In a February phone call, Trump told his then-personal attorney, Michael Cohen, to coordinate with his son Eric Trump and another lawyer who had represented the Trump Organization in the past, according to the Journal. The president was reportedly seeking a restraining order against Daniels, the adult film actress who says she had a sexual relationship with Trump in 2006, to enforce the nondisclosure agreement she signed. Trump has denied the affair took place.
The president told Cohen he would “take care of everything,” indicating that he would cover the legal costs, a person familiar with the conversation told the Journal.
The report raises questions about Trump’s ties to his flagship company, the Trump Organization. Currently, the company is run by Eric Trump and Donald Trump Jr. while their father serves as president.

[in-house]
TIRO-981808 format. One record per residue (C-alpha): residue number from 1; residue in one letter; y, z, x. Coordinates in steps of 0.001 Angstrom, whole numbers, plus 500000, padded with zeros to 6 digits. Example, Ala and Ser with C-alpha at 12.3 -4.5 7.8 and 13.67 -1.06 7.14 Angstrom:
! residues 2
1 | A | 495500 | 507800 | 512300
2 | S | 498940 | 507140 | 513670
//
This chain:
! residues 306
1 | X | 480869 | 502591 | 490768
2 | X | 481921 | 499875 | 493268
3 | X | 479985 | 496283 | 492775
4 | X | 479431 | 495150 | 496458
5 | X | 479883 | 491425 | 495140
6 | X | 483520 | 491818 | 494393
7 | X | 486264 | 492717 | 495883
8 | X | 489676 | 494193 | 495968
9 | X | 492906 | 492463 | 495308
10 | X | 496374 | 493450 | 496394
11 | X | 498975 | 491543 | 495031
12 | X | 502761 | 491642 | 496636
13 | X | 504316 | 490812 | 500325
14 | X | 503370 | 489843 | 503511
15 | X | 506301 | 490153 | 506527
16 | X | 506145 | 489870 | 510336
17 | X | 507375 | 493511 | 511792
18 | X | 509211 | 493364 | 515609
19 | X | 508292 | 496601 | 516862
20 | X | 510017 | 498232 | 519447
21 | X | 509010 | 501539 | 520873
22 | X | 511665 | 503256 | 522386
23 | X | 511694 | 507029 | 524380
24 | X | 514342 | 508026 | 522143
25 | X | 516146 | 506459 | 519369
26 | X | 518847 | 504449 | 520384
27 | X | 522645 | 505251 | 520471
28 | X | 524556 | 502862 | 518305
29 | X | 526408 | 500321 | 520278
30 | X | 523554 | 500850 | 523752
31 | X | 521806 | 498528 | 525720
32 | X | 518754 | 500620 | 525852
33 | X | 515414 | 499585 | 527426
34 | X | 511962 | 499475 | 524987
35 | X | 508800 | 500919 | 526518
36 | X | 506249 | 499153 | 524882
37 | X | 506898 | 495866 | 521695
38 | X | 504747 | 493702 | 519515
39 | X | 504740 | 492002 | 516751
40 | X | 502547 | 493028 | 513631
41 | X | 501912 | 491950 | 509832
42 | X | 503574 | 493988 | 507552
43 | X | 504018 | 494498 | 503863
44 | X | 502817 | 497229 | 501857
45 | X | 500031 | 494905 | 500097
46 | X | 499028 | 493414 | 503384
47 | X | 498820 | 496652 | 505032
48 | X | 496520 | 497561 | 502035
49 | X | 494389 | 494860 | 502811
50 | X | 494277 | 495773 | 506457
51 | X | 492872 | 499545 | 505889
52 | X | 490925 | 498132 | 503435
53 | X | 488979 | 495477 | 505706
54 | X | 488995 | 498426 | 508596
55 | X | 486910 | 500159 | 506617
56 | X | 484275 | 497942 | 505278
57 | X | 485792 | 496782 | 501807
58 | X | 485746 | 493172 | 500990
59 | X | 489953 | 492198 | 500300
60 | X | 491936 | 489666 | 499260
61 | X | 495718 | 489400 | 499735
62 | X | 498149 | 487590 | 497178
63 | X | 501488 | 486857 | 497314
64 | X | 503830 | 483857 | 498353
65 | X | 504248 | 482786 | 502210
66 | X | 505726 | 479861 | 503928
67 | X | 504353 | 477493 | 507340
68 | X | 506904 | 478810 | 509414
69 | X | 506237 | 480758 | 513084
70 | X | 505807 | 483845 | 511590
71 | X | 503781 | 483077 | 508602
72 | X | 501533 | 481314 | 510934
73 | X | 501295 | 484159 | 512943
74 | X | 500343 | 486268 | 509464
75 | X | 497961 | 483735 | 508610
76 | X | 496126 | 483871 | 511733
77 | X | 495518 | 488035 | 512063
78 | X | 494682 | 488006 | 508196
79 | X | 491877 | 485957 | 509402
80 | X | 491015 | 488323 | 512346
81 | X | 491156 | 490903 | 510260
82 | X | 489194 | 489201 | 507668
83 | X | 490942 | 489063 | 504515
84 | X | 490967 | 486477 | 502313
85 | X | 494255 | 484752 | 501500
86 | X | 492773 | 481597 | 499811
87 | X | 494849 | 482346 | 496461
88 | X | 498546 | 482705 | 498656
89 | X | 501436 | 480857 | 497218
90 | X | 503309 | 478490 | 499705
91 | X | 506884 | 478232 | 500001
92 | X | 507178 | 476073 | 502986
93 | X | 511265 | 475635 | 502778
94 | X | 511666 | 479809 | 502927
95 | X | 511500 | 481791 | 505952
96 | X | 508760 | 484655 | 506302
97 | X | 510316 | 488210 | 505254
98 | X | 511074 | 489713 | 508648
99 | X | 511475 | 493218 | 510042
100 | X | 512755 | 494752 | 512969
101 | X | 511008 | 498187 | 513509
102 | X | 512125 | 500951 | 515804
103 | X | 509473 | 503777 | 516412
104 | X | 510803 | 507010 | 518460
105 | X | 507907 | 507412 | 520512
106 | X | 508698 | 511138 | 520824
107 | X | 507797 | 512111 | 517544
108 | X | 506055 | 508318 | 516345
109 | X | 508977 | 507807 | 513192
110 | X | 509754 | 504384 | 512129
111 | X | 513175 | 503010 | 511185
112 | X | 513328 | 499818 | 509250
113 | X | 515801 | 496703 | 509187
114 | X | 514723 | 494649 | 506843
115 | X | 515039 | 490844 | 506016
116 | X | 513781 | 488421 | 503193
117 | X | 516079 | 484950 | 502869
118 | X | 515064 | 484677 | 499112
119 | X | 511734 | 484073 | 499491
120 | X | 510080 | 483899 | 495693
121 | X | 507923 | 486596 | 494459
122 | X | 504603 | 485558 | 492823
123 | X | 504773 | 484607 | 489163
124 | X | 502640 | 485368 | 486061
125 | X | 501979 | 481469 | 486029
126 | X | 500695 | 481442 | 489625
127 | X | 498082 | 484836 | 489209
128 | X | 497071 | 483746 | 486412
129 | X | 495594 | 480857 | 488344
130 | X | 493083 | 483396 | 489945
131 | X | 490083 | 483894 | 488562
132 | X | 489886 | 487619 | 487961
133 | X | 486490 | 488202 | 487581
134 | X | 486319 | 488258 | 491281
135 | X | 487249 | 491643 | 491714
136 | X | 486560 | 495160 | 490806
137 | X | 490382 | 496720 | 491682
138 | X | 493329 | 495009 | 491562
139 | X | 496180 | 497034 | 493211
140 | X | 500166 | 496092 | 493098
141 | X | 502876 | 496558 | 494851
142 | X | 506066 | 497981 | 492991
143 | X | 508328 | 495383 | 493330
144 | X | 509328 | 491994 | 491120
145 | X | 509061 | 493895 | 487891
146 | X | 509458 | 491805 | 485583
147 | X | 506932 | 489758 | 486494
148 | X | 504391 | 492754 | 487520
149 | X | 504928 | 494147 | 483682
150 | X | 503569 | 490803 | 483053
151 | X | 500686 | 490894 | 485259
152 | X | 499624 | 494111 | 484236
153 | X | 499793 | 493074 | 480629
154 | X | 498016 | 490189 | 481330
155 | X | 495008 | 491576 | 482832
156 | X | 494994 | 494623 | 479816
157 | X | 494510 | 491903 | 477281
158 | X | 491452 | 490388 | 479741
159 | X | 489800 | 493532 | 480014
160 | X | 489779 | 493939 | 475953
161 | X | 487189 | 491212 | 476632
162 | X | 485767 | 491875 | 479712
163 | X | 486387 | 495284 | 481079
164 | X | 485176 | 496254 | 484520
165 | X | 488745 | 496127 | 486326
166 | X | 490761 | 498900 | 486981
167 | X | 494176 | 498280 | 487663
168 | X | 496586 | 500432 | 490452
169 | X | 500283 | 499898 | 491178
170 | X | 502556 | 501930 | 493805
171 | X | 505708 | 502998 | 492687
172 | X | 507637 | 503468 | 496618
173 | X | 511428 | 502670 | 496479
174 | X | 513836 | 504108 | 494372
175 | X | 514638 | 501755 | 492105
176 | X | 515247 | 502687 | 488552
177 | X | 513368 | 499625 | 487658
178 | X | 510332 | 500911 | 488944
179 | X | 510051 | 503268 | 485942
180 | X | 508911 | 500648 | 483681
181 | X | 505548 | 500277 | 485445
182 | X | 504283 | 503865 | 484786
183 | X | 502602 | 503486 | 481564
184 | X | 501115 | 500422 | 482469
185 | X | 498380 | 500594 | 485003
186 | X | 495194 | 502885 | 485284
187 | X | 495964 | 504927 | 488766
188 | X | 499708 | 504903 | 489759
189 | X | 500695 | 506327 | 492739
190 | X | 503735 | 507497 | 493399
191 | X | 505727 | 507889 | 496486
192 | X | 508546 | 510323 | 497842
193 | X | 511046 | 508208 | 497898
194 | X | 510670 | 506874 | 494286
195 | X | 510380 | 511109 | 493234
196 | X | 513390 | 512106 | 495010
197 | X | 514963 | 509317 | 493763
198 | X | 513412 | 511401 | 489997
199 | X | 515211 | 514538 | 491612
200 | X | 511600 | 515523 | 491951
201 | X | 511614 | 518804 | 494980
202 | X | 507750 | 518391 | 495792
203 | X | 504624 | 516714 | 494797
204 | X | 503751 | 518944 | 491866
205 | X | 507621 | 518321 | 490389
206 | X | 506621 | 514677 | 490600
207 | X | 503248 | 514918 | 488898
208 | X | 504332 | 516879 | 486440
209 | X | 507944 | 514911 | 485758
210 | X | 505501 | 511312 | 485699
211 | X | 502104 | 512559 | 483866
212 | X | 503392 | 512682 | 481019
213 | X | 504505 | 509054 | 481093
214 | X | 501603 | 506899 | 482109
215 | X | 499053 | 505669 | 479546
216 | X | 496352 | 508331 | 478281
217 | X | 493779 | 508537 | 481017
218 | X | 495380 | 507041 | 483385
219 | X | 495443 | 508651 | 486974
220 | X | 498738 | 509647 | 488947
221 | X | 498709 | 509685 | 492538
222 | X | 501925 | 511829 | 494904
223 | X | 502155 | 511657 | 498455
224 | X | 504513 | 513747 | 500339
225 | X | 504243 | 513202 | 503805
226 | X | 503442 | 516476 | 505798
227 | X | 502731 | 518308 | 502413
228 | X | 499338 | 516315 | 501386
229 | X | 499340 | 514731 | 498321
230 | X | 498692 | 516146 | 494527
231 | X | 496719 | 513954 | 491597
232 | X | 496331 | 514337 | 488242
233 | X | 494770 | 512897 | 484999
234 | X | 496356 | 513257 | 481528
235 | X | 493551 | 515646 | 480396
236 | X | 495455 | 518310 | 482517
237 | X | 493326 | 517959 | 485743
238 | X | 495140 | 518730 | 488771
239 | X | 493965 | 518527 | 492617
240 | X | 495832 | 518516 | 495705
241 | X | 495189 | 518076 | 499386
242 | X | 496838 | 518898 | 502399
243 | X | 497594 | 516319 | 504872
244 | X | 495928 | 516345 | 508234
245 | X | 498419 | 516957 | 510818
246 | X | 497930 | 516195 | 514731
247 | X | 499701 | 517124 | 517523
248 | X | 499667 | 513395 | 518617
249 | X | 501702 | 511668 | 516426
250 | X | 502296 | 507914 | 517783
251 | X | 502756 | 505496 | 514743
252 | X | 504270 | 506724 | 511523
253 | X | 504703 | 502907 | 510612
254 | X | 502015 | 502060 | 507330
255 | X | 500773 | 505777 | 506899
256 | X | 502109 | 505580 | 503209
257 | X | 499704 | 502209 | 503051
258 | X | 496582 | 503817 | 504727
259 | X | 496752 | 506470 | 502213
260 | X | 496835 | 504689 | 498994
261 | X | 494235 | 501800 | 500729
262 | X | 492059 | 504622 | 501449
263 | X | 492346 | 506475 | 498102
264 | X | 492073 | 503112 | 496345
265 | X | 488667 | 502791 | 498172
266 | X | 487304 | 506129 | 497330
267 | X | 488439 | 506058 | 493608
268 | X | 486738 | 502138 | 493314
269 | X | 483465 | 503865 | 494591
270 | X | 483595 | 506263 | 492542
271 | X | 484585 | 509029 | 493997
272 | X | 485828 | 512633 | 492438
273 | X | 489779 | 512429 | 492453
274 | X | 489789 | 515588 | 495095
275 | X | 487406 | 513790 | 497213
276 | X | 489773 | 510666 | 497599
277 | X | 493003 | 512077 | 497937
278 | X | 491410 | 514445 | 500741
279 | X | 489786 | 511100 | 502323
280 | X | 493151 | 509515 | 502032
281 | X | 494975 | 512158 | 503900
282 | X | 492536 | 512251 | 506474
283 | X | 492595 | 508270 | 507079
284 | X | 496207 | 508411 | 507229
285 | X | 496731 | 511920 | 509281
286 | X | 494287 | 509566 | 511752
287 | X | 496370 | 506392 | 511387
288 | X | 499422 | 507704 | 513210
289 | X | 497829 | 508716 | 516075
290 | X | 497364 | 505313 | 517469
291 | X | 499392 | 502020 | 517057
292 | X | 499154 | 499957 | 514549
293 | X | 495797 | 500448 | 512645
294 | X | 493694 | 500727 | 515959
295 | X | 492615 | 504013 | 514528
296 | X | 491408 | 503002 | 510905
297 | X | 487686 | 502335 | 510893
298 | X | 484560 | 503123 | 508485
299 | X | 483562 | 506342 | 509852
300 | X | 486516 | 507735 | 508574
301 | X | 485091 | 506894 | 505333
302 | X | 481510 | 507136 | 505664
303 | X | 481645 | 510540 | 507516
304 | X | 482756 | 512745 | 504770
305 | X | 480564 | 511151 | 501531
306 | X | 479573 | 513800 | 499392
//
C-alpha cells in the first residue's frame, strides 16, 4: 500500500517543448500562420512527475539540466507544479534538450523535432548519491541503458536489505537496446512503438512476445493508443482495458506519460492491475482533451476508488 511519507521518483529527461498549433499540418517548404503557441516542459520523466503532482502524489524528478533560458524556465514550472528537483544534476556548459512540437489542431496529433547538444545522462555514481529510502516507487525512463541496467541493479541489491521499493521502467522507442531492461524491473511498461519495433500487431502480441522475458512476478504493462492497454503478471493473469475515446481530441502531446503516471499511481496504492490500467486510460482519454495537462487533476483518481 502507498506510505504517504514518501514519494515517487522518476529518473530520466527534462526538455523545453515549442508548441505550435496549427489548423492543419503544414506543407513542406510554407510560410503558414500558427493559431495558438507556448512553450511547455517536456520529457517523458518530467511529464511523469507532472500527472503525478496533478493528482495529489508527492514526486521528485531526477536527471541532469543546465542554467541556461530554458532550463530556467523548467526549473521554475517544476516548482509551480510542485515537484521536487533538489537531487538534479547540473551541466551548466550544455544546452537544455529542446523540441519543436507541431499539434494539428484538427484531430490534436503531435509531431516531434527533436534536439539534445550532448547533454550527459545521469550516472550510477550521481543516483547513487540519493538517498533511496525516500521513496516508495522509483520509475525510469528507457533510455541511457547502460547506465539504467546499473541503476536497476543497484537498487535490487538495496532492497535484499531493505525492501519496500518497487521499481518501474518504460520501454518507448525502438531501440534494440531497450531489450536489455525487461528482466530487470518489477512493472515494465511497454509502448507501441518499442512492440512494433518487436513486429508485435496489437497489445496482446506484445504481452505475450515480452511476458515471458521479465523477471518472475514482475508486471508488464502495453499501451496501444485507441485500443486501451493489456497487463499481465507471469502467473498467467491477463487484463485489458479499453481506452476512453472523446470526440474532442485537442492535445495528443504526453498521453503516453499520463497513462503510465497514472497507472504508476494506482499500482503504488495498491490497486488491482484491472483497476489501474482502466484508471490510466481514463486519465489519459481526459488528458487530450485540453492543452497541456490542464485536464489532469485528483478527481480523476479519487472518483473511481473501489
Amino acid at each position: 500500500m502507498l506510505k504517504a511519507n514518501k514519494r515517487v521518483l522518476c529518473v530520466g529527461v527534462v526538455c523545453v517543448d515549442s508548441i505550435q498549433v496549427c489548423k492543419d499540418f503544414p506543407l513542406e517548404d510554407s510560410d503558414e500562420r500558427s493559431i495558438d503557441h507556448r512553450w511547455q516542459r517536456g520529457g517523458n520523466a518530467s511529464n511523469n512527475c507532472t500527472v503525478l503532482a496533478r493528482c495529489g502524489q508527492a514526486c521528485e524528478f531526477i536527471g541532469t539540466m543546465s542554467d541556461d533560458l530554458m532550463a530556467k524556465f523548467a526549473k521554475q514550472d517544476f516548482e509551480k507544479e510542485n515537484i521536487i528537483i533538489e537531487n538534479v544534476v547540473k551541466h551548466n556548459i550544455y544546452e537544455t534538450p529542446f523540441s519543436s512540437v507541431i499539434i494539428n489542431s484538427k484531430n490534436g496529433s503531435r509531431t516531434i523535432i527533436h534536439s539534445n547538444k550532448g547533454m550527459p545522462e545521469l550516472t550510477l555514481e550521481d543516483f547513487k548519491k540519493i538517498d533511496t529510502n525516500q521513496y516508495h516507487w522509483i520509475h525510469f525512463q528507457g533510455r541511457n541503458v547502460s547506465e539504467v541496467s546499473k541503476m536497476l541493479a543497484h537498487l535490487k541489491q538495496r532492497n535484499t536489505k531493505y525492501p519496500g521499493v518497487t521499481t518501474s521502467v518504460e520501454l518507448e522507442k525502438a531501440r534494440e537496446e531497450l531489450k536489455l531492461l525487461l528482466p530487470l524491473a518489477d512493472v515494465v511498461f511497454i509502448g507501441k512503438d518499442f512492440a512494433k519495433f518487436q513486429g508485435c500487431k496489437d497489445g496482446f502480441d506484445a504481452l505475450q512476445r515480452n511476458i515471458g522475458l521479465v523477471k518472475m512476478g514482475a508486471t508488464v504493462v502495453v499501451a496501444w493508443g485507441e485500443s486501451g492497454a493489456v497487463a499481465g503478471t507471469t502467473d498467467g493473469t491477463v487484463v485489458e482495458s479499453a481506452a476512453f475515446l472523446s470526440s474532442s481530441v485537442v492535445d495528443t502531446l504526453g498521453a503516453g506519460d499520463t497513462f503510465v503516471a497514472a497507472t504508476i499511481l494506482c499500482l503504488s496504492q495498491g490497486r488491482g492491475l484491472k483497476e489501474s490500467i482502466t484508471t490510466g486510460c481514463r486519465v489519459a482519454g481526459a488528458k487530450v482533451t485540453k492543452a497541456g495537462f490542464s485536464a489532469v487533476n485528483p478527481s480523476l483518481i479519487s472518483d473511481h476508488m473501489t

An unnamed source with knowledge of the situation told the paper that Eric Trump was acting as the president’s son, rather than as a Trump Organization executive. In March, the company flatly denied participating in any effort to silence Daniels. It claimed that Jill Martin, the Trump Organization lawyer, was involved “in her individual capacity.”
Eric Trump was also reportedly involved in drafting the statement to news outlets asking about the arbitration over the restraining order.
It was reported early this year that Cohen paid Daniels $130,000 as hush money shortly before the 2016 presidential election.
Despite the nondisclosure agreement she signed in exchange for the payment, Daniels spoke to CBS’s “60 Minutes” about the alleged affair one month after Trump reportedly told Cohen to take legal action against her. Last month, she published a tell-all book, Full Disclosure, containing lurid details of her alleged relationship with Trump.
Cohen pleaded guilty on eight counts ― including violations related to the payments to Daniels and former Playboy model Karen McDougal ― in late August. (McDougal also says she had an affair with Trump, which the president has denied.)
Cohen initially said the Daniels payment was his own dealing. In his guilty plea, however, Cohen pointed the finger at Trump, suggesting the president was behind the payments to Daniels and McDougal all along.